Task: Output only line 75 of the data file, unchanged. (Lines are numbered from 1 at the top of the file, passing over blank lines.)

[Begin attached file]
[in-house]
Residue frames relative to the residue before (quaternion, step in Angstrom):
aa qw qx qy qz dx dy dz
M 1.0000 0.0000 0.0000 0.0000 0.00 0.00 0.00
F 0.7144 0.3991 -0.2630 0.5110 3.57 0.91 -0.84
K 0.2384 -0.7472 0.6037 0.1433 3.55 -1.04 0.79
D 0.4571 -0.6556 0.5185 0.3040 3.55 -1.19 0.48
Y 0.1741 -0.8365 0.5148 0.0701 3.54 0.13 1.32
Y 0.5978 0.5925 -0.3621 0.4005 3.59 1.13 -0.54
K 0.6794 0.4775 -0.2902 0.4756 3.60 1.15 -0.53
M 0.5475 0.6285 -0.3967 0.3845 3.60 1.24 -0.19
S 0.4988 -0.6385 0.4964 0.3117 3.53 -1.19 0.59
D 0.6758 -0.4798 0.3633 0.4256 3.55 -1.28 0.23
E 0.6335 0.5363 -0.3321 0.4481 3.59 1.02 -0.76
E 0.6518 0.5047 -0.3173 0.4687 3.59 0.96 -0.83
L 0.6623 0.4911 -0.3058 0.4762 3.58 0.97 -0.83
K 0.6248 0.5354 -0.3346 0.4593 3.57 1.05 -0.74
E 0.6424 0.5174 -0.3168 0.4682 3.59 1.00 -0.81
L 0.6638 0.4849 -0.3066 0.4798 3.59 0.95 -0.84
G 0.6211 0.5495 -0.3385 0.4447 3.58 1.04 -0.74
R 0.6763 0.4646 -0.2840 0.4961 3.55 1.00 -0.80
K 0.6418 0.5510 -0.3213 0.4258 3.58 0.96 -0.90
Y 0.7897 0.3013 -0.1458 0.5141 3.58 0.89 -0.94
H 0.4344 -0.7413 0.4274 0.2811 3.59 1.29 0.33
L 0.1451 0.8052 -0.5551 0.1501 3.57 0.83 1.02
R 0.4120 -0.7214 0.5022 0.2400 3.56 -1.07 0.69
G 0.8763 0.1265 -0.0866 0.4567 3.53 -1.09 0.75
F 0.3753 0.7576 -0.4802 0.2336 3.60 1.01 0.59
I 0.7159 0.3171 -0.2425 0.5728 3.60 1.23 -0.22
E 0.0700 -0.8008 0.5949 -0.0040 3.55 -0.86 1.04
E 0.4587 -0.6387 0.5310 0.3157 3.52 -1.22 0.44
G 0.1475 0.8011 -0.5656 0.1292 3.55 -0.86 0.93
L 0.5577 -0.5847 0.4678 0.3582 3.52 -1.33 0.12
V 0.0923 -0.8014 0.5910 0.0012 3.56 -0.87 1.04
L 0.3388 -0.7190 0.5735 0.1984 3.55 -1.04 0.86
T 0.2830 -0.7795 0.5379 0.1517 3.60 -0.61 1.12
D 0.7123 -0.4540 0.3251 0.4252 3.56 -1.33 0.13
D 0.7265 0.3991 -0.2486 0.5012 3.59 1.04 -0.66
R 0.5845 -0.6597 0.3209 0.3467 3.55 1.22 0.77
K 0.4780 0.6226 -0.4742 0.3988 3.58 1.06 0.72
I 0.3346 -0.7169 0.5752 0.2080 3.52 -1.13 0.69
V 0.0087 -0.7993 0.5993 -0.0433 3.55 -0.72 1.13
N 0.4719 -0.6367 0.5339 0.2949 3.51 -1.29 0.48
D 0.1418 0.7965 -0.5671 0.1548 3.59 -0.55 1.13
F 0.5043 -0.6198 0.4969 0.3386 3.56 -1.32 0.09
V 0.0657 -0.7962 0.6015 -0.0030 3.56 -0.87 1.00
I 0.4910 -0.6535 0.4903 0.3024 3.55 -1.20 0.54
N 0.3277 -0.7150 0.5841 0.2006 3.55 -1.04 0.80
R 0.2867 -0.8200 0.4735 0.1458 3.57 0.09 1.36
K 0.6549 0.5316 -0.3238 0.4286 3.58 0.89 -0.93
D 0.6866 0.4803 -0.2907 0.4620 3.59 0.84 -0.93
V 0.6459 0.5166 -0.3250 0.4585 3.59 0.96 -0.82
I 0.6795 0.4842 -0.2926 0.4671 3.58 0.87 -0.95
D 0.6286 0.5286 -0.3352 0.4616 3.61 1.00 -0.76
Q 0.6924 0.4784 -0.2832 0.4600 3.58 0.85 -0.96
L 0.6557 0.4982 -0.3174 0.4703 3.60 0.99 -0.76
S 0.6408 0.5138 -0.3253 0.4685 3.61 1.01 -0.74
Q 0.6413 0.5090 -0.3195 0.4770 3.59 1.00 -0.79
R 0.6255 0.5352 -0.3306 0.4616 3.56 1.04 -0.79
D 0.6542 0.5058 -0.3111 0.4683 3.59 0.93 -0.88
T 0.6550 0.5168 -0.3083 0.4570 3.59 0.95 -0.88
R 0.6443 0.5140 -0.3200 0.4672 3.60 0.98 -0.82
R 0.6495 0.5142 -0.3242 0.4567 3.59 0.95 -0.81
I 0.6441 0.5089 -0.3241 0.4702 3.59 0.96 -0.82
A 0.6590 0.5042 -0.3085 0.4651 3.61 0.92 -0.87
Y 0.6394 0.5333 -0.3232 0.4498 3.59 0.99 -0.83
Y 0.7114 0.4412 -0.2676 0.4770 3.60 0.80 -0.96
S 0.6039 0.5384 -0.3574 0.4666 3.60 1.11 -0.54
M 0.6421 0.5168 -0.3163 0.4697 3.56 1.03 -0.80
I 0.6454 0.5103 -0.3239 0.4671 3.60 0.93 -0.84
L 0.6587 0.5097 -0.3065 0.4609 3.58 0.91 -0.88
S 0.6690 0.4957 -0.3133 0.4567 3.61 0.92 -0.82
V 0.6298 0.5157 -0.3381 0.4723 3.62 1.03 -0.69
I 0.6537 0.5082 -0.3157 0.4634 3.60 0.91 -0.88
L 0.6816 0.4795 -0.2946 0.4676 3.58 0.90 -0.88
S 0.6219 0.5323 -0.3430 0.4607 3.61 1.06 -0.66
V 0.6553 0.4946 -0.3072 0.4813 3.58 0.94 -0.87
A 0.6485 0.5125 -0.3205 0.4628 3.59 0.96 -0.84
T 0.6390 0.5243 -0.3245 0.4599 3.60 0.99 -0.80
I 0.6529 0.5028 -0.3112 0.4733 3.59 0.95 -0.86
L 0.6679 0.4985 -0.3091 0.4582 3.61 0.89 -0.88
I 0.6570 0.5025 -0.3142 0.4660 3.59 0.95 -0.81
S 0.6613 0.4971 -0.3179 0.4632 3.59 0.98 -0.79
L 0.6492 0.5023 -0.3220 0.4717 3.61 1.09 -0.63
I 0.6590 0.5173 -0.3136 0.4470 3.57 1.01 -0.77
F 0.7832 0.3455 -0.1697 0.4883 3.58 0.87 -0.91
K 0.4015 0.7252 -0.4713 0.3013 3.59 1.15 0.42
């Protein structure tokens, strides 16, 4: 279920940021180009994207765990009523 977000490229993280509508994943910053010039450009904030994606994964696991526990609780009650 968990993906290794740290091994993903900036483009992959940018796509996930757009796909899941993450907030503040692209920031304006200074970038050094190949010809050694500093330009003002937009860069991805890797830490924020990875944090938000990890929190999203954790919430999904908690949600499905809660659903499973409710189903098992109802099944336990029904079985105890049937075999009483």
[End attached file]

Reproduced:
L 0.6816 0.4795 -0.2946 0.4676 3.58 0.90 -0.88